Monte Carlo techniques, including MCMC and other methods, are widely used and generate sets of samples from a parameter space of interest that can be used to infer or plot quantities of interest. This note outlines methods used the Python GetDist package to calculate marginalized one and two dimensional densities using Kernel Density Estimation (KDE). Many Monte Carlo methods produce correlated and/or weighted samples, for example produced by MCMC, nested, or importance sampling, and there can be hard boundary priors. GetDist's baseline method consists of applying a linear boundary kernel, and then using multiplicative bias correction. The smoothing bandwidth is selected automatically following Botev et al., based on a mixture of heuristics and optimization results using the expected scaling with an effective number of samples (defined to account for MCMC correlations and weights). Two-dimensional KDE use an automatically-determined elliptical Gaussian kernel for correlated distributions. The package includes tools for producing a variety of publication-quality figures using a simple named-parameter interface, as well as a graphical user interface that can be used for interactive exploration. It can also calculate convergence diagnostics, produce tables of limits, and output in latex.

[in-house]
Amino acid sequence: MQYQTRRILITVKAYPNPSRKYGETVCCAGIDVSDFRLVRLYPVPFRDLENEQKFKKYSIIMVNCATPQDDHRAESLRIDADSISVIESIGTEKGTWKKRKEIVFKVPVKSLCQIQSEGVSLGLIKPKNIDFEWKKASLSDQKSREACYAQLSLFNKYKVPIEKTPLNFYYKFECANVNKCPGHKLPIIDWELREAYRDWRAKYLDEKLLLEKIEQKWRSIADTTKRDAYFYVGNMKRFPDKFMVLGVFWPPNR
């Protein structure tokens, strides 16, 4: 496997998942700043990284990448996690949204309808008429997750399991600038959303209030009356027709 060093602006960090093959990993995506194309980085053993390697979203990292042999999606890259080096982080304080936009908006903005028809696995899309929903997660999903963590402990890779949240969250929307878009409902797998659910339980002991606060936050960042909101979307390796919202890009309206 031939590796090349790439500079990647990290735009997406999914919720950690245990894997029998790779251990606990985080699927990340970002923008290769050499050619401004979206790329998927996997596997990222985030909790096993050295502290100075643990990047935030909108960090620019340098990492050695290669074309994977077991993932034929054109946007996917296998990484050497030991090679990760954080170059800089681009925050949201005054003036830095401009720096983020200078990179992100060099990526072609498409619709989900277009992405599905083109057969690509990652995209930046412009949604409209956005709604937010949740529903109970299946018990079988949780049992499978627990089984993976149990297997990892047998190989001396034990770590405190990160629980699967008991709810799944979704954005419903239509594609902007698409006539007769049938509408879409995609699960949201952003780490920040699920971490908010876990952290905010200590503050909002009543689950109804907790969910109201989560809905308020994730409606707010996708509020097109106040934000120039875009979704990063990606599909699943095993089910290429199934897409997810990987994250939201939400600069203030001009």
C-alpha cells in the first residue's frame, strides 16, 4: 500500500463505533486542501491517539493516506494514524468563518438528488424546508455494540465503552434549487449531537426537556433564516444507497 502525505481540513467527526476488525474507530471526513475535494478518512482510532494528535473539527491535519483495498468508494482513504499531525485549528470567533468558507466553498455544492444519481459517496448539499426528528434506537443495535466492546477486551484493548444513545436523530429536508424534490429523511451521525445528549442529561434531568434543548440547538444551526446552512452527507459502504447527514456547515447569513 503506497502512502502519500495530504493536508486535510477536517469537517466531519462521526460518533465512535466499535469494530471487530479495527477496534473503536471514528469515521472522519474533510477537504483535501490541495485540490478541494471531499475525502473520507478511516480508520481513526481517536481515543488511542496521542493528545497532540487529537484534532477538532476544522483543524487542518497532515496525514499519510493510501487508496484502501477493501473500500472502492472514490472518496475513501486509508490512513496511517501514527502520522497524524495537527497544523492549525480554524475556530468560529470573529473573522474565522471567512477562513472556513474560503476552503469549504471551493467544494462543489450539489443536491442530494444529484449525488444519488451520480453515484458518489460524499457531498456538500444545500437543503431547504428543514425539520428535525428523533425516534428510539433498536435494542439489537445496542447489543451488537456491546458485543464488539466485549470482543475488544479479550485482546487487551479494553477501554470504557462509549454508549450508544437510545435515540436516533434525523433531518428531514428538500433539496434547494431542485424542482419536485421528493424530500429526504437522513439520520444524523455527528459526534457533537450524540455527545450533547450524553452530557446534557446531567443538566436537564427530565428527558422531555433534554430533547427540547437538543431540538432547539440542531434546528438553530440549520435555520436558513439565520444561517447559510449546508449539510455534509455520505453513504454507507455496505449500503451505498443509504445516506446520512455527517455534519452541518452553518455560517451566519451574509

- Pub Date:
- October 2019
- Astrophysics - Instrumentation and Methods for Astrophysics;
- Astrophysics - Cosmology and Nongalactic Astrophysics;
- Physics - Data Analysis;
- Statistics and Probability
- GetDist 1.0 now released, see https://getdist.readthedocs.io